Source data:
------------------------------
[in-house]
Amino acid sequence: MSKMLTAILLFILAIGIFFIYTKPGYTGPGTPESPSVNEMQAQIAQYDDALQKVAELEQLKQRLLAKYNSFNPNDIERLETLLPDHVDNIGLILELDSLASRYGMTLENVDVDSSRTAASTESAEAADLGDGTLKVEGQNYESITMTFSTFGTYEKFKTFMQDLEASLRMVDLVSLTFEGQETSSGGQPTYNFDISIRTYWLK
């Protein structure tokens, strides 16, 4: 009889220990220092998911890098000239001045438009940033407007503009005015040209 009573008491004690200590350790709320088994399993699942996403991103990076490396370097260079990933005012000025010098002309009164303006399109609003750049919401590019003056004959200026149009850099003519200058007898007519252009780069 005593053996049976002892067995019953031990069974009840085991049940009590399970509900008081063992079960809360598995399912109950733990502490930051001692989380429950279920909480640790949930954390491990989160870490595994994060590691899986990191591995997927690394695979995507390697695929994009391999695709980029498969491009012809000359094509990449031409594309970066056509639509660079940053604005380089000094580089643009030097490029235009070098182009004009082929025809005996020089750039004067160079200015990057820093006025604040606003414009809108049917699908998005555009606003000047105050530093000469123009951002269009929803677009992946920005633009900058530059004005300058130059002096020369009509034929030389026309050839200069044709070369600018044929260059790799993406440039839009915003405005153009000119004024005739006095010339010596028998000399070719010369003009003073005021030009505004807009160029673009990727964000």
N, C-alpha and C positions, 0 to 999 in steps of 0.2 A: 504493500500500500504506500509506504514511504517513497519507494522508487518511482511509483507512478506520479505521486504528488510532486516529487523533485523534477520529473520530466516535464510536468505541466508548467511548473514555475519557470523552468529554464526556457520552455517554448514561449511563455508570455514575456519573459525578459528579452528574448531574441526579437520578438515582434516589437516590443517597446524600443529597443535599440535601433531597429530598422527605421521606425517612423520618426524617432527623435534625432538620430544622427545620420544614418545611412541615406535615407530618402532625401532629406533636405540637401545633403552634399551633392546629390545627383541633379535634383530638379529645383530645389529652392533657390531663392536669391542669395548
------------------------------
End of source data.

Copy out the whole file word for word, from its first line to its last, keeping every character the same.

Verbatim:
[in-house]
Amino acid sequence: MSKMLTAILLFILAIGIFFIYTKPGYTGPGTPESPSVNEMQAQIAQYDDALQKVAELEQLKQRLLAKYNSFNPNDIERLETLLPDHVDNIGLILELDSLASRYGMTLENVDVDSSRTAASTESAEAADLGDGTLKVEGQNYESITMTFSTFGTYEKFKTFMQDLEASLRMVDLVSLTFEGQETSSGGQPTYNFDISIRTYWLK
């Protein structure tokens, strides 16, 4: 009889220990220092998911890098000239001045438009940033407007503009005015040209 009573008491004690200590350790709320088994399993699942996403991103990076490396370097260079990933005012000025010098002309009164303006399109609003750049919401590019003056004959200026149009850099003519200058007898007519252009780069 005593053996049976002892067995019953031990069974009840085991049940009590399970509900008081063992079960809360598995399912109950733990502490930051001692989380429950279920909480640790949930954390491990989160870490595994994060590691899986990191591995997927690394695979995507390697695929994009391999695709980029498969491009012809000359094509990449031409594309970066056509639509660079940053604005380089000094580089643009030097490029235009070098182009004009082929025809005996020089750039004067160079200015990057820093006025604040606003414009809108049917699908998005555009606003000047105050530093000469123009951002269009929803677009992946920005633009900058530059004005300058130059002096020369009509034929030389026309050839200069044709070369600018044929260059790799993406440039839009915003405005153009000119004024005739006095010339010596028998000399070719010369003009003073005021030009505004807009160029673009990727964000």
N, C-alpha and C positions, 0 to 999 in steps of 0.2 A: 504493500500500500504506500509506504514511504517513497519507494522508487518511482511509483507512478506520479505521486504528488510532486516529487523533485523534477520529473520530466516535464510536468505541466508548467511548473514555475519557470523552468529554464526556457520552455517554448514561449511563455508570455514575456519573459525578459528579452528574448531574441526579437520578438515582434516589437516590443517597446524600443529597443535599440535601433531597429530598422527605421521606425517612423520618426524617432527623435534625432538620430544622427545620420544614418545611412541615406535615407530618402532625401532629406533636405540637401545633403552634399551633392546629390545627383541633379535634383530638379529645383530645389529652392533657390531663392536669391542669395548